Those bad throws have been coming more and more frequently in recent weeks for the second-overall pick. After throwing one interception in his first five games, he’s thrown 10 in his last seven, including his first three-interception day on Sunday. A common thread has been overthrows.

When head coach and former QBs coach Doug Pederson was asked about those high throws from his prized quarterback, he said, “It’s strictly mechanics.” Pederson elaborated, saying they need to get Wentz off his back foot and stepping into throws. And then there were batted passes too.

“There were opportunities, obviously,” Pederson said. “Again, he's a young quarterback who missed a lot of time in the preseason, but now we just need to keep cleaning those things up.”

There might be a problem, though.

Wentz doesn’t seem to think there’s anything to clean up.

After Sunday’s embarrassing loss, the rookie said his mechanics feel the same now as they did when the Eagles started the season with three consecutive wins, before he had ever thrown a pick in the NFL.

“I don't think it's the mechanics,” Wentz said. “You make mistakes. Things happen, and that's just the bottom line.”

Is there anything that could be affecting his mechanics?

“I don't think so,” Wentz said. “You throw the ball 60 times, you're going to miss some. That kind of happens.”

Wentz seemed hesitant to take blame for his shaky play on Sunday (see breakdown of Wentz's performance), but he is right. Sixty passing attempts is an awful lot. In fact, it’s a record for an Eagles rookie and it’s the second most passing attempts a rookie quarterback has ever thrown in a game (Chris Weinke threw 63 in 2001).  

The reason for that, at least partially, on Sunday was the Eagles’ never got going offensively and their defense was porous at best, which led to the Bengals’ taking a 19-0 lead into halftime (see 10 observations from the loss). They had to try to throw their way back into the game.

“You never want your quarterback to throw 60 times, coming from behind,” Pederson said. “We put ourselves in a bind early in the football game. It’s going to be a learning lesson for him, obviously. We have to take a hard look at it. But by no means, the fact that he stood in there and still led the football team. He took some shots, but still stood in there and just shows you the kind of character and the toughness we have.”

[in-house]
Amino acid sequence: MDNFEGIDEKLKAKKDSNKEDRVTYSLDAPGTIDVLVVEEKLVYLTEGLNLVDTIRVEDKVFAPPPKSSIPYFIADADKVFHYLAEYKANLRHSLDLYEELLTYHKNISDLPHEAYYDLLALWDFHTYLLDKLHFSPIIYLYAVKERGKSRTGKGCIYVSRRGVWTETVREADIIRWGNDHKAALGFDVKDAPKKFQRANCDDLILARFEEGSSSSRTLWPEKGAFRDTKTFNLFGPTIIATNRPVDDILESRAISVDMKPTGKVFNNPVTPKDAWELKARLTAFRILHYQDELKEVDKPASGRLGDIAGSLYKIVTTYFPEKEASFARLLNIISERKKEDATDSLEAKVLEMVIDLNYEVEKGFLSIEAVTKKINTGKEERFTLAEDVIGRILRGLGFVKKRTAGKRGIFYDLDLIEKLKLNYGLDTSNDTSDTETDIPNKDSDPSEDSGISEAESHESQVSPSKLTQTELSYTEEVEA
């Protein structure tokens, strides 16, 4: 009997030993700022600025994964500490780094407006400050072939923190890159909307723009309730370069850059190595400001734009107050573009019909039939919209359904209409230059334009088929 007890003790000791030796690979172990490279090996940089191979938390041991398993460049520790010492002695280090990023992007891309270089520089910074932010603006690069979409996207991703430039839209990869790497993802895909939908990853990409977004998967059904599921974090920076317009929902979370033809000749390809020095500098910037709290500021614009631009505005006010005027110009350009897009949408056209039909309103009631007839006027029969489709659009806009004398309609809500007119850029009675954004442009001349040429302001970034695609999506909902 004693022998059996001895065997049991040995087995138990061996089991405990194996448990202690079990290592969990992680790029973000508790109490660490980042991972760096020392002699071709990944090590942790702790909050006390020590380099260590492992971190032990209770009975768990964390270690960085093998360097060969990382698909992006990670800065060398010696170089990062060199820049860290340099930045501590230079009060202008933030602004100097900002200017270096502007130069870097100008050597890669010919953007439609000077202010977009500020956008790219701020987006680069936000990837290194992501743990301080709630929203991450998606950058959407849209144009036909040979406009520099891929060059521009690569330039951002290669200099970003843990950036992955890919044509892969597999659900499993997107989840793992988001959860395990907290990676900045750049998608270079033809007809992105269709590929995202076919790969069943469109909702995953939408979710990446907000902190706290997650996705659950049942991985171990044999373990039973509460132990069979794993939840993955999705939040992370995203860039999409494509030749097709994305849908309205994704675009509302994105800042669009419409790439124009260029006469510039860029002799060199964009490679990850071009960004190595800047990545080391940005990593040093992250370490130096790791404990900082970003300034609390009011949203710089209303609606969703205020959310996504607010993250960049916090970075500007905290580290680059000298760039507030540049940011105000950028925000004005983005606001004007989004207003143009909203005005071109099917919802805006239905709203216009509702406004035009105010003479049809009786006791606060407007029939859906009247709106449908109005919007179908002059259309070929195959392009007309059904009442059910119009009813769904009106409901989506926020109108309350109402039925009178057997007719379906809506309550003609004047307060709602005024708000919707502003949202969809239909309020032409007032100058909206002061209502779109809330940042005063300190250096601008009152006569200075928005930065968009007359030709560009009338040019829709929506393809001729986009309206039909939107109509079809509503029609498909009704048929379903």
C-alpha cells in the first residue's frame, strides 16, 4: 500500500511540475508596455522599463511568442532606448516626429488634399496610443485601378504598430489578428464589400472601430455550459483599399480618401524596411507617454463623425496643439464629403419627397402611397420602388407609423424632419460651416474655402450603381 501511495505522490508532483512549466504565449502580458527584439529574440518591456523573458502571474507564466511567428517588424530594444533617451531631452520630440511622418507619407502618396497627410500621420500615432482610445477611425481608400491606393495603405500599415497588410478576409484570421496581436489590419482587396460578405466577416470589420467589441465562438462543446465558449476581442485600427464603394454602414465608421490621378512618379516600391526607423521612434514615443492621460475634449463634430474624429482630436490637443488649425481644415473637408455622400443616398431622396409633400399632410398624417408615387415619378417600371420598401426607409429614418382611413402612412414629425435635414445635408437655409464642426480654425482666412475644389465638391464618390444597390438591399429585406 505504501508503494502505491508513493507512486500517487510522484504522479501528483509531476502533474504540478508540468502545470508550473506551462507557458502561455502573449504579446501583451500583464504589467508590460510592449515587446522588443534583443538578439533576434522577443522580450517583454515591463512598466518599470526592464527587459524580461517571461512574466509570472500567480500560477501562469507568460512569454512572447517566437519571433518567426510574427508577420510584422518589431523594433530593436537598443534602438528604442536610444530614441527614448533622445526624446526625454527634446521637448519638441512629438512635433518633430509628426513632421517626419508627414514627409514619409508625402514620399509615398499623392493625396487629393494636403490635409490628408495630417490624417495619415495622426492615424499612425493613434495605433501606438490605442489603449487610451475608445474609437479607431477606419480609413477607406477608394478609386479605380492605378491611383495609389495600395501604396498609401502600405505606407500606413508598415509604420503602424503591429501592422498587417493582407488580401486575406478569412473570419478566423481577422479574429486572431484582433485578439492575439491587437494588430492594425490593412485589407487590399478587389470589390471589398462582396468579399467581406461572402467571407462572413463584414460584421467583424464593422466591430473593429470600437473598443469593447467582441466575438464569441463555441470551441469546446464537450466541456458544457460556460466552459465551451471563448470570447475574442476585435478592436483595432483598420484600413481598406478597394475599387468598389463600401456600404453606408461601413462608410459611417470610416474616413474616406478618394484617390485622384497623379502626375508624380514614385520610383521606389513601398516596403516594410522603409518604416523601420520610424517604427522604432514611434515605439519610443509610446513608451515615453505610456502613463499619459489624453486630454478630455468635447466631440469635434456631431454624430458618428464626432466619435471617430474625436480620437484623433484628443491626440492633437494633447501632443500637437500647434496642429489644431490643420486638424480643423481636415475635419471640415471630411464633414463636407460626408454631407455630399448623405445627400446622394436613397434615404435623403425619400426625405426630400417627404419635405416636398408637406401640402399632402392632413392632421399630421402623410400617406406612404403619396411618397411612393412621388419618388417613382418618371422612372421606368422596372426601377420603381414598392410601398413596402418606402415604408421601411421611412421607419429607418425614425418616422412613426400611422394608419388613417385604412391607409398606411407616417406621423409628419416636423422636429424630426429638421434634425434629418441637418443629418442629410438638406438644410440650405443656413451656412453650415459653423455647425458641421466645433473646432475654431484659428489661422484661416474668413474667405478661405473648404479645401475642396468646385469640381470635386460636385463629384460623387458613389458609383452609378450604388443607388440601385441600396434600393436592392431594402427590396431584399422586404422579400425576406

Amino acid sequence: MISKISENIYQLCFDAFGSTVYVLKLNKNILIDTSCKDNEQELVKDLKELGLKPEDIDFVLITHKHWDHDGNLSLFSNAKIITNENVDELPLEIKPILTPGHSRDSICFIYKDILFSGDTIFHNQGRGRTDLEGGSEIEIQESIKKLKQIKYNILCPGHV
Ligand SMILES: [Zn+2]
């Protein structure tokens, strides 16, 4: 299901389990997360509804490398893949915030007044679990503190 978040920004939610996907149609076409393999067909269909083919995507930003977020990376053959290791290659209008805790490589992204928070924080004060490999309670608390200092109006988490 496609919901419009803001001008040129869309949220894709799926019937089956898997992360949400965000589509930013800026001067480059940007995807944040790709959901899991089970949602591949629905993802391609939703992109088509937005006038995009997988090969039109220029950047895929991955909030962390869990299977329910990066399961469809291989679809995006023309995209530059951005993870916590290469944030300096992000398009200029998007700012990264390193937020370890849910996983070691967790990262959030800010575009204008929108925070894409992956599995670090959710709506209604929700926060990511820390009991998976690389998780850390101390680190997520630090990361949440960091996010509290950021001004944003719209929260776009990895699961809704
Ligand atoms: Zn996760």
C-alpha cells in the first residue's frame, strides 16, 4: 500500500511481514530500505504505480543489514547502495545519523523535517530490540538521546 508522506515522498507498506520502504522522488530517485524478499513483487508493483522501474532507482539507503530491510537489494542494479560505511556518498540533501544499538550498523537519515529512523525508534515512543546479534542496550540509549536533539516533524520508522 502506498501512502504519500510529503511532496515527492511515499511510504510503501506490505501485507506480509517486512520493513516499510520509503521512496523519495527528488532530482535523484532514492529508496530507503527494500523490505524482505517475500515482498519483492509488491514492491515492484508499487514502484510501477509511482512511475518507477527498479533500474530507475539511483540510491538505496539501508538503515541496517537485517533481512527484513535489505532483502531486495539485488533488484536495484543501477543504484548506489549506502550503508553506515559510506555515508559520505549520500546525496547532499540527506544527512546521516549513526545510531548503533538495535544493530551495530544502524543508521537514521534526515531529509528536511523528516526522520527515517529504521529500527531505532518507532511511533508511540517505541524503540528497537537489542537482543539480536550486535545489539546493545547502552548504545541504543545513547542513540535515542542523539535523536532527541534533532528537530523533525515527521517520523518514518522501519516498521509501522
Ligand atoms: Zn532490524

For Wentz, who was once though to be the clear frontrunner for Rookie of the Year, the last couple months have been understandably difficult.

In the first four games of the season, he had a passer rating over 100 three times. He hasn't broken 100 since then and his 58.2 rating on Sunday was the second-worst of the season, behind his 52.4 in a winning effort against the Vikings.

“You just can't get down,” Wentz said. “You've got to stay optimistic. Obviously, the results are tough as of late. We're kind of on a skid. Like I've been saying, this is a good group of guys, a good locker room. Guys are in it until the end.”

It’s important to remember that, initially, Wentz wasn’t drafted to play this season. The original plan was to have him sit this season, but he was thrust into action after the Eagles traded away Sam Bradford.

Ultimately, Wentz will be judged for his play in years to come. For now, though, he and the Eagles have to try to find a way to fix this.

How do they do it?

“Obviously, we're on a skid,” Wentz said. “There's nothing really to change. We've just got to lock in and we've got to be more disciplined. At the same time, you don't get down. That's what I've been saying. This locker room, guys aren't going to get down. We've just got to be better with our discipline and just keep attacking. Obviously, we're in a tough spot, but we've just got to take it one game at a time.”